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Director Guerra Reflects On His Foreign Film Oscar-Nominated "Embrace of the Serpent"
In this Jan. 14, 2016 file photo, Colombian director Ciro Guerra, a first-time Oscar finalist, stands in front of a movie poster featuring Antonio Bolivar Salvador as old Karamakate during promotion of his film, "Embrace of the Serpent," at a press conference in Bogota, Colombia. (AP Photo/Santiago Cortez, File)
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"Embrace of the Serpent", an Amazonian sight at the Oscars

In a scene from "Embrace of the Serpent," a native Amazonian called Karamakate tells the white explorer he's forging through the jungle to feel his surroundings with all of his senses. He scolds him after the explorer begins to check out his map and stops listening to a classical tune about the creation of the world played on an old portable turntable.

"What do you see? The world is like this, huge. But you choose to see just this," the shaman tells him after snatching the map away from his hands and tossing it into the river. "The world speaks ... Hear the song of your ancestors. This is the way you are looking for. Listen for real. Not only with your ears."

That cosmic vision of the Amazon world is shown through the natives' eyes in this movie nominated for a best foreign film Oscar.

"It's an experience that forces you to face yourself deeply. It brings you face to face with the concepts you have about the world, about life and the relationship you have with yourself and others," said director Ciro Guerra in a recent interview conducted in Spanish.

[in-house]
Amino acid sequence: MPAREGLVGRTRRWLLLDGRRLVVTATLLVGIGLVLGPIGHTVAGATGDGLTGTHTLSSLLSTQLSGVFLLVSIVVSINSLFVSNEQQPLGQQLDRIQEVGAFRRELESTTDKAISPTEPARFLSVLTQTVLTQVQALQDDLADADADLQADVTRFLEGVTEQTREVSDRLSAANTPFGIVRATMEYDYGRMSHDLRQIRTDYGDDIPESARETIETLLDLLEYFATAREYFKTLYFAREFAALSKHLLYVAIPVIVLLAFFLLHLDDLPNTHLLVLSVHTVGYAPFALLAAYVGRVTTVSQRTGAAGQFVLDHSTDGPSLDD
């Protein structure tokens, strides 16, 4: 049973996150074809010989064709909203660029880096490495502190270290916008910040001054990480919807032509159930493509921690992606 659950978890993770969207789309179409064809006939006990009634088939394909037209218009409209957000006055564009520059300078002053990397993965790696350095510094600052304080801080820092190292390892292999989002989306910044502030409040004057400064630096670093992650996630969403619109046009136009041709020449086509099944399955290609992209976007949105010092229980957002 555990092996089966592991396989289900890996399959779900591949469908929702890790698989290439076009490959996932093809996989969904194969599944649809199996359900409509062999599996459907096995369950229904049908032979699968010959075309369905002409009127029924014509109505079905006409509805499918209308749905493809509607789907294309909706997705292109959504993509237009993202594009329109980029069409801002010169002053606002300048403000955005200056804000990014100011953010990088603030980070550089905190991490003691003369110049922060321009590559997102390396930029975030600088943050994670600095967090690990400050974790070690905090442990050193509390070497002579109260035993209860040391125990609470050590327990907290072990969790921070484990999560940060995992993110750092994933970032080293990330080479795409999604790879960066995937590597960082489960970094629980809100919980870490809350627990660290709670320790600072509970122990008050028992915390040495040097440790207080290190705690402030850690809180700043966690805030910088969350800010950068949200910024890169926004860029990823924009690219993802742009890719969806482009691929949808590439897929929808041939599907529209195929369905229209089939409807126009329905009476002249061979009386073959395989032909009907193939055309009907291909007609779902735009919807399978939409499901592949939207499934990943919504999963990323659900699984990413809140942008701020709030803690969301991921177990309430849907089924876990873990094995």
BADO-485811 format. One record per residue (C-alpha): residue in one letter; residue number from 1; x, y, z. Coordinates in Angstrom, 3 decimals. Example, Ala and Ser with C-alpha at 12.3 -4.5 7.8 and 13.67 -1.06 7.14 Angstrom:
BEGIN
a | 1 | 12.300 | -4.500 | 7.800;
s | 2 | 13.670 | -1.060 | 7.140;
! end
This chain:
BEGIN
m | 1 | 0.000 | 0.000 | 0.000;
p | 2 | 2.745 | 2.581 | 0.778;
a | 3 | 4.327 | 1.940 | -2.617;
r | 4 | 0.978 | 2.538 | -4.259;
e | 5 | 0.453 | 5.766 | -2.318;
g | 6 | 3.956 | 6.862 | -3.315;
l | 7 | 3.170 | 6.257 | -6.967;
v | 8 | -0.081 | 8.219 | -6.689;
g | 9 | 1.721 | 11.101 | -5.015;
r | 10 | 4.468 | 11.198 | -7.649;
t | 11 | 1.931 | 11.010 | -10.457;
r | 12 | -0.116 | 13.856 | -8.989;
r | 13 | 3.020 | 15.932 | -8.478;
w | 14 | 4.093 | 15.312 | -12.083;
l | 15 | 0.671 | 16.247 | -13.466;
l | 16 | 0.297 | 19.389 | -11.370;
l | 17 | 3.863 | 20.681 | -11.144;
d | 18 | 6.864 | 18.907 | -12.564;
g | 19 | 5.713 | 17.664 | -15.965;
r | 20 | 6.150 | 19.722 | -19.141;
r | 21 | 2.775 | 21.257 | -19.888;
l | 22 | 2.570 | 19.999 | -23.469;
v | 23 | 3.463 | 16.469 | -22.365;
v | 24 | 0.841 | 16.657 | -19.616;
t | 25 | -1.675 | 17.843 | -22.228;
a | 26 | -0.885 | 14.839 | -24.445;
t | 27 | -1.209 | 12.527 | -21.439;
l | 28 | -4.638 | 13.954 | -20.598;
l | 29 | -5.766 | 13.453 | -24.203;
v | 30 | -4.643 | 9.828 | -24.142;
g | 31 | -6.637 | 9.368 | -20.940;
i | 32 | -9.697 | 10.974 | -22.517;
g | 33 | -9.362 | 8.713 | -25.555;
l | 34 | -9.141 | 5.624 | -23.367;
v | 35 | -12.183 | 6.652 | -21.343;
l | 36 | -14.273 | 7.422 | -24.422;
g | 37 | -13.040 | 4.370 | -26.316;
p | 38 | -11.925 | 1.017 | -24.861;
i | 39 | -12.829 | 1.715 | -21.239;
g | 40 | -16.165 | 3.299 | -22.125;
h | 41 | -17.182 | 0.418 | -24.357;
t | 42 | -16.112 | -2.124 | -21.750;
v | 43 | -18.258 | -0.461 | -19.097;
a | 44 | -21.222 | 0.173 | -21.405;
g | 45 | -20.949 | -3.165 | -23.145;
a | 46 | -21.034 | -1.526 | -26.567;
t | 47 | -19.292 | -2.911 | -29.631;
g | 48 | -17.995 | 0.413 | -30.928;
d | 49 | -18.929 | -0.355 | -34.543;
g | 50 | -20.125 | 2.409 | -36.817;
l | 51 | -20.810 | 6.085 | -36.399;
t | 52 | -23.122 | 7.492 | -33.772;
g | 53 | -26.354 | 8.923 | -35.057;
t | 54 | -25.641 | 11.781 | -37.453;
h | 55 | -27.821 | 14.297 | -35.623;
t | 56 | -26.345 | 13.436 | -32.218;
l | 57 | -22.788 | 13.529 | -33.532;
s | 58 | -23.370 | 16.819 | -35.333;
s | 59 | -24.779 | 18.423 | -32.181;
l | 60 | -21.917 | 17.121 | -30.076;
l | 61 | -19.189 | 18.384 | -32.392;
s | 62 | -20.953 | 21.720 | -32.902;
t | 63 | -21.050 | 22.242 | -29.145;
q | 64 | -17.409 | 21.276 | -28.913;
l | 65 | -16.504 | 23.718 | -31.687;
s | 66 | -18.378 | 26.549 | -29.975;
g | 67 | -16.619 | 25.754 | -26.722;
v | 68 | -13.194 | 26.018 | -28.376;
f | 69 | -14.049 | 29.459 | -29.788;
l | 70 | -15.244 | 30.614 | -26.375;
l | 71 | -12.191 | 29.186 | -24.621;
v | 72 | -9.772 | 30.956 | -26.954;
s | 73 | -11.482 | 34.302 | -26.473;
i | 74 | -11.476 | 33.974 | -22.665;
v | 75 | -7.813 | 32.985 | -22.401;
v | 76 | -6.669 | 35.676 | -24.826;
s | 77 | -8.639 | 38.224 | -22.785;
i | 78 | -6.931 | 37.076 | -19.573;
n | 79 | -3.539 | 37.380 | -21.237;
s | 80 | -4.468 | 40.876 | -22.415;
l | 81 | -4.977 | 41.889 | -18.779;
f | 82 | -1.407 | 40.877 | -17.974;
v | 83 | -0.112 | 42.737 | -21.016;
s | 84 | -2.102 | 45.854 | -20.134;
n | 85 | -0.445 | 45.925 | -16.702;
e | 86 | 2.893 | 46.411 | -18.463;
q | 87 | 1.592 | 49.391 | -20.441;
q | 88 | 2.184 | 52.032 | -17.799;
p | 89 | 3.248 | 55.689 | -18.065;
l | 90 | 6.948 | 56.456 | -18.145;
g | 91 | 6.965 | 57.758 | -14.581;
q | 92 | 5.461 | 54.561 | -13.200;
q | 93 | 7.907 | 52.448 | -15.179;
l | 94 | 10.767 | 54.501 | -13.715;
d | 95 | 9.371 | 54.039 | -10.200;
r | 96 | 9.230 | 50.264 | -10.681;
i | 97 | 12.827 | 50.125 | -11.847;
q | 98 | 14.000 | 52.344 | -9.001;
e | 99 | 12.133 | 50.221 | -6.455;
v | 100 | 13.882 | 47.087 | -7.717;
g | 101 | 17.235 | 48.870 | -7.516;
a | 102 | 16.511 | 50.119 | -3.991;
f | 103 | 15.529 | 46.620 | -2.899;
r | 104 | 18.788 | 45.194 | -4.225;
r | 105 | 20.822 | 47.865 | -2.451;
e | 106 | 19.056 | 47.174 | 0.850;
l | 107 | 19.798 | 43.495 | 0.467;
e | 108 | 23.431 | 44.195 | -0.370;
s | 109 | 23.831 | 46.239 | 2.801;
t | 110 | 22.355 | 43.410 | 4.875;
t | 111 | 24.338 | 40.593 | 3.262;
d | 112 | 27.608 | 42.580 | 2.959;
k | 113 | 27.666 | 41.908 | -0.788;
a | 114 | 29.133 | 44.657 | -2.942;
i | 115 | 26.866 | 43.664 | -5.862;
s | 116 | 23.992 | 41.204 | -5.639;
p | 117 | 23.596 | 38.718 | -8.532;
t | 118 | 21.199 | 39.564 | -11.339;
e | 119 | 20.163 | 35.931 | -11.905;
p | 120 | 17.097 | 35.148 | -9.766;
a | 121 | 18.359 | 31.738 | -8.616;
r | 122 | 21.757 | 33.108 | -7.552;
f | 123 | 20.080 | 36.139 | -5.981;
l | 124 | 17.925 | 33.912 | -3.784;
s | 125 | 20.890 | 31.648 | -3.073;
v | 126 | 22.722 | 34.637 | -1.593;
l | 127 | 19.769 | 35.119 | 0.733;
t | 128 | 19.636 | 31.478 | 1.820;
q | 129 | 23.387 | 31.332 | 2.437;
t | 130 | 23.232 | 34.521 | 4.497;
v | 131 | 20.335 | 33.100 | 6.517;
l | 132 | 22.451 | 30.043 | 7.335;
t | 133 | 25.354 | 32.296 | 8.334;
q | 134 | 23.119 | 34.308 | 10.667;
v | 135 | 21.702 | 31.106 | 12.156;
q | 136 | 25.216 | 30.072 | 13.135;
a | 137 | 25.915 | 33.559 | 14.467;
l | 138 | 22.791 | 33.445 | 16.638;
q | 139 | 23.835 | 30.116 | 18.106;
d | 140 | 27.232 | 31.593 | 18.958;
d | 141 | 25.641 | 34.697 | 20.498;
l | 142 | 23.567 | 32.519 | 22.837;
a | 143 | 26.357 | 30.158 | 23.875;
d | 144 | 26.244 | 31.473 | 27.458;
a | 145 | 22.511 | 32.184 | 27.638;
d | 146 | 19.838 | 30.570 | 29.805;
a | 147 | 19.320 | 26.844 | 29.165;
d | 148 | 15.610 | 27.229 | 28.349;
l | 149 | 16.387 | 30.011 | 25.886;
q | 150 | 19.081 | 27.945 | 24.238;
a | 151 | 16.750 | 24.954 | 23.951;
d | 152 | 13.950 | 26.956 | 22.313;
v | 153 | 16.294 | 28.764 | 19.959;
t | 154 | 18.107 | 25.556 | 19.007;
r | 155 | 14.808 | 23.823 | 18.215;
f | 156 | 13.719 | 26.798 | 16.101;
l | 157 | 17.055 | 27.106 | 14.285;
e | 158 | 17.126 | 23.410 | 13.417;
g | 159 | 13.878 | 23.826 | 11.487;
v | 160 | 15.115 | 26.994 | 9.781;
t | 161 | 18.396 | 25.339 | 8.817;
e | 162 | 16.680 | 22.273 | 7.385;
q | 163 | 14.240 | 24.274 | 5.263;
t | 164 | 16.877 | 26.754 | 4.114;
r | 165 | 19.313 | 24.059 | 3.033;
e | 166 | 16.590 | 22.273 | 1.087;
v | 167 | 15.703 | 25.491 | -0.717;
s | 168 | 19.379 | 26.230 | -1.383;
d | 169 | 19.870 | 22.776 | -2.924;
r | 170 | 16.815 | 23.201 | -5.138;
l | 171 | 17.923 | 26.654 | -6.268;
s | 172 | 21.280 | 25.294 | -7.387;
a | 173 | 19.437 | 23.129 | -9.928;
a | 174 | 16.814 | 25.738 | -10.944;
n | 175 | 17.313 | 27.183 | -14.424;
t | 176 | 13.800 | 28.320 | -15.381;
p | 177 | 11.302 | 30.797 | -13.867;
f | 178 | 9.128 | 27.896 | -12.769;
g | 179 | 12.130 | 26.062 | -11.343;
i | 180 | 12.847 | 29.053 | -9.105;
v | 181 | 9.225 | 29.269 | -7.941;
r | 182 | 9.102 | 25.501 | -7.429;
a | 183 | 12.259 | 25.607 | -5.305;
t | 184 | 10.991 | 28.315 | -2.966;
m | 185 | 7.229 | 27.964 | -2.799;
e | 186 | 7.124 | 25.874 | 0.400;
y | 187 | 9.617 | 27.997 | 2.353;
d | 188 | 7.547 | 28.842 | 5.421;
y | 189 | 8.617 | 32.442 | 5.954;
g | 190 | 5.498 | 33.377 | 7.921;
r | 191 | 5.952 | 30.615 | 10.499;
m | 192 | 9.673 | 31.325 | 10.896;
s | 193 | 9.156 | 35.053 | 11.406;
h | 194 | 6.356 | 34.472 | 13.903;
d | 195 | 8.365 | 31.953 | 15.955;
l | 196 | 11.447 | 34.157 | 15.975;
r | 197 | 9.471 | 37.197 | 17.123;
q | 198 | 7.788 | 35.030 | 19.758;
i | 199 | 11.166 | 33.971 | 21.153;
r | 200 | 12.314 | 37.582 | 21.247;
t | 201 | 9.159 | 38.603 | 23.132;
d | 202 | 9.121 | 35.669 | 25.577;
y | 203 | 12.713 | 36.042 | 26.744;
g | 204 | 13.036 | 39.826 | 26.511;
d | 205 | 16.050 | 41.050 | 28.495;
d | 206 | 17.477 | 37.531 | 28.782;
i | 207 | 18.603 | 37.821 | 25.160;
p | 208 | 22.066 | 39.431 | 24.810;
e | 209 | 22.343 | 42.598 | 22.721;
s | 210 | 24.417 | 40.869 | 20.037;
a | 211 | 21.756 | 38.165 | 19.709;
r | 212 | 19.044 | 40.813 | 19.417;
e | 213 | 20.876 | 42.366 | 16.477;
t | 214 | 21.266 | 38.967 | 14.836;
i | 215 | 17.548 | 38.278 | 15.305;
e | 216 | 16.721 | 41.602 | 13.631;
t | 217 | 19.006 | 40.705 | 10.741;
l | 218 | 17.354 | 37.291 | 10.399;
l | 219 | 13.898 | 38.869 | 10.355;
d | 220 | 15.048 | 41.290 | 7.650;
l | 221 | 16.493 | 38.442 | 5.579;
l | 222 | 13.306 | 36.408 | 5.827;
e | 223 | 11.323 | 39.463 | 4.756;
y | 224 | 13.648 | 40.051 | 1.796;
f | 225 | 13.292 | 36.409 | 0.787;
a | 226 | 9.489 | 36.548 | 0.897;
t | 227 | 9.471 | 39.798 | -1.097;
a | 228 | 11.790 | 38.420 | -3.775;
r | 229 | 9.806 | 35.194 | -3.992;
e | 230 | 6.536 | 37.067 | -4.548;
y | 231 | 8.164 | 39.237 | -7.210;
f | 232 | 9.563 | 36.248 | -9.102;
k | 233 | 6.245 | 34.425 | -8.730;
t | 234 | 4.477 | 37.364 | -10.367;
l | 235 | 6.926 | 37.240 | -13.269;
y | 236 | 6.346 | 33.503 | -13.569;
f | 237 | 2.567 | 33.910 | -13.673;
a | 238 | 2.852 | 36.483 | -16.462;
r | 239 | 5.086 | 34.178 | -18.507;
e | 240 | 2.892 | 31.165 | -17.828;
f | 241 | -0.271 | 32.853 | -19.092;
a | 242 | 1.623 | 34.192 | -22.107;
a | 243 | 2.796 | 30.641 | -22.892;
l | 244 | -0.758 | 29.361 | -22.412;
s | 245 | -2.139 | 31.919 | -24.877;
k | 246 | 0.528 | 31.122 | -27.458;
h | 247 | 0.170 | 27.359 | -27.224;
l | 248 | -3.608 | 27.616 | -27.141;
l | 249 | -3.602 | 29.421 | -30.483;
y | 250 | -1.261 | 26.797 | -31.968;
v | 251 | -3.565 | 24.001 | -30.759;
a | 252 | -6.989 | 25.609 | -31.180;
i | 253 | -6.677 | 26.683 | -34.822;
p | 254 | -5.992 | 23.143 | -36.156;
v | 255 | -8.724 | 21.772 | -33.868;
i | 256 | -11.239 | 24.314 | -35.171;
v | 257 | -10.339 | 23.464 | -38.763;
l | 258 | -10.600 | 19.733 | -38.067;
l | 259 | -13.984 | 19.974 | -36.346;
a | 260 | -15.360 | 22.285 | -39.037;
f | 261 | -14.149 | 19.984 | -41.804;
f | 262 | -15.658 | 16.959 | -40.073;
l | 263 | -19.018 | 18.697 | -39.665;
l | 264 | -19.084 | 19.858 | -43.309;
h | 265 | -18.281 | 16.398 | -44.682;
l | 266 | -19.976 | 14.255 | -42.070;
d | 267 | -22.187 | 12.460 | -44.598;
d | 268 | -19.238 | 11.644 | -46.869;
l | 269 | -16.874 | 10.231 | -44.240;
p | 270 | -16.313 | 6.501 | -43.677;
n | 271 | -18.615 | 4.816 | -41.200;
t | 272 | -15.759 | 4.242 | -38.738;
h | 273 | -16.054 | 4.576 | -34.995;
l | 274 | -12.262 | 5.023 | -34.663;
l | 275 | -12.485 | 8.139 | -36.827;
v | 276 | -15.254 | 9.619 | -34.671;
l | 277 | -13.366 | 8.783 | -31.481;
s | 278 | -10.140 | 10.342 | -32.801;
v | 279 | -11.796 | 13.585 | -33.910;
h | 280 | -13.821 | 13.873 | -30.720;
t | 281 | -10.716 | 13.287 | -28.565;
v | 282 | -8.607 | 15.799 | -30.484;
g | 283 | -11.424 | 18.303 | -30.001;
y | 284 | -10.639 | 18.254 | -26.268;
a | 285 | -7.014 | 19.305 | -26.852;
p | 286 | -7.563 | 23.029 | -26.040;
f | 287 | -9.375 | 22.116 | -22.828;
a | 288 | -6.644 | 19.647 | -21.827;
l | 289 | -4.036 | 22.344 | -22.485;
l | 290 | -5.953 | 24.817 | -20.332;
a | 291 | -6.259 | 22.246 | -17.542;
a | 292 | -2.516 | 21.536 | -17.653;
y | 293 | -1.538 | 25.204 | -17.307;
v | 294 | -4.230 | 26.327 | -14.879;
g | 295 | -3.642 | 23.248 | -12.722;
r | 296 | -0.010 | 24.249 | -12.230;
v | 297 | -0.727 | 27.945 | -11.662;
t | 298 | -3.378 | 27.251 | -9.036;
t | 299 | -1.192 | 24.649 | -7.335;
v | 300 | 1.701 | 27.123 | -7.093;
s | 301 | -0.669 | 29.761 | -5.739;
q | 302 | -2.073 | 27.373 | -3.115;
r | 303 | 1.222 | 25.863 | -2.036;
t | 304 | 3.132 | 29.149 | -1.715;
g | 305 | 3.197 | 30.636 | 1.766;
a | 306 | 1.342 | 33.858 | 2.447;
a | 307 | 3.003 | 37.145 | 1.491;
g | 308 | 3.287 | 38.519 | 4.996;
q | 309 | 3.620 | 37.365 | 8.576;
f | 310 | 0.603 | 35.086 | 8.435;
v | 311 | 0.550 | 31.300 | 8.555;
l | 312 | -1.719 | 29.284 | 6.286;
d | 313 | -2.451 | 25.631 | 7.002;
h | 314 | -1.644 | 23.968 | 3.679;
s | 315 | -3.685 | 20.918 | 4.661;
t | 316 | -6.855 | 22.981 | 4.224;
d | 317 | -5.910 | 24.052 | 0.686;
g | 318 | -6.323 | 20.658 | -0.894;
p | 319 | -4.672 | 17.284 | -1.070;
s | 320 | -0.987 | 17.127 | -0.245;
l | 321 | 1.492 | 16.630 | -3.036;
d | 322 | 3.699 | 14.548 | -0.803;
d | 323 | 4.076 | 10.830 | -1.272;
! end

It's the first time that a movie from Colombia is competing for an Academy Award. In 2005, the South American country celebrated the nod to Colombian actress Catalina Sandino for her leading role in "Maria Full of Grace," but it was largely a U.S. production.

At Sunday night's awards, Guerra's film will compete with "Mustang" (France), "Theeb" (Jordan), "A War" (Denmark), and "Son of Saul" (Hungary), which is considered the favorite.

Regardless of the results, the nomination has opened doors to the movie, which was re-released in Colombia and has been shown in Asian and European countries and now in the United States, with English subtitles.

The nomination is also opening doors for Guerra, who has signed to direct the English-language dystopian adventure "The Detainee," described as a "Hunger Games" for adults.

"It's been a big surprise to us. We thought the movie with Amazonian languages would not appeal to the Academy but the film has appealed to so many people around the world. It keeps surprising us. It's a big honor," Guerra said of the nomination.

"Embrace of the Serpent" tells the story through Karamakate, the last survivor of his tribe, who as a young man, led a German explorer through the Colombian jungle and four decades later, in the twilight of his life, does the same for an American explorer. Inspired by the diaries of the first explorers of the Colombian Amazon - German ethnologist Theodor Koch-Grunberg and American biologist Richard Evan Schultes - the film shows the philosophical contrast between the Western world and the native's concept of harmony.

"Indigenous knowledge has a different way of understanding everything and makes you see that the concepts of the world that we believe are fixed are not. That's what we wanted to convey to the audience, so they can envision a world where it's possible to live in a different way," he said.

Guerra, 35, said he chose to do the film from the natives' perspective because the story of the jungle had only been told in cinema through the eyes of foreigners. For instance, one of the classics about the Amazon, Werner Herzog's "Fitzcarraldo" (1982), has a white leading actor, Klaus Kinski.

This gave the project freshness and originality, Guerra said. "Then it was a very difficult process for me because this movie demanded that I stopped seeing the world, and understanding storytelling, the same way. To transport the viewers to this different frame of mind, I would have to do it myself," he added.

"Embrace of the Serpent" was filmed in black and white, which gives the Amazon a peaceful and timeless feel without diminishing its grandeur. It is mostly spoken in native languages and also includes some Spanish.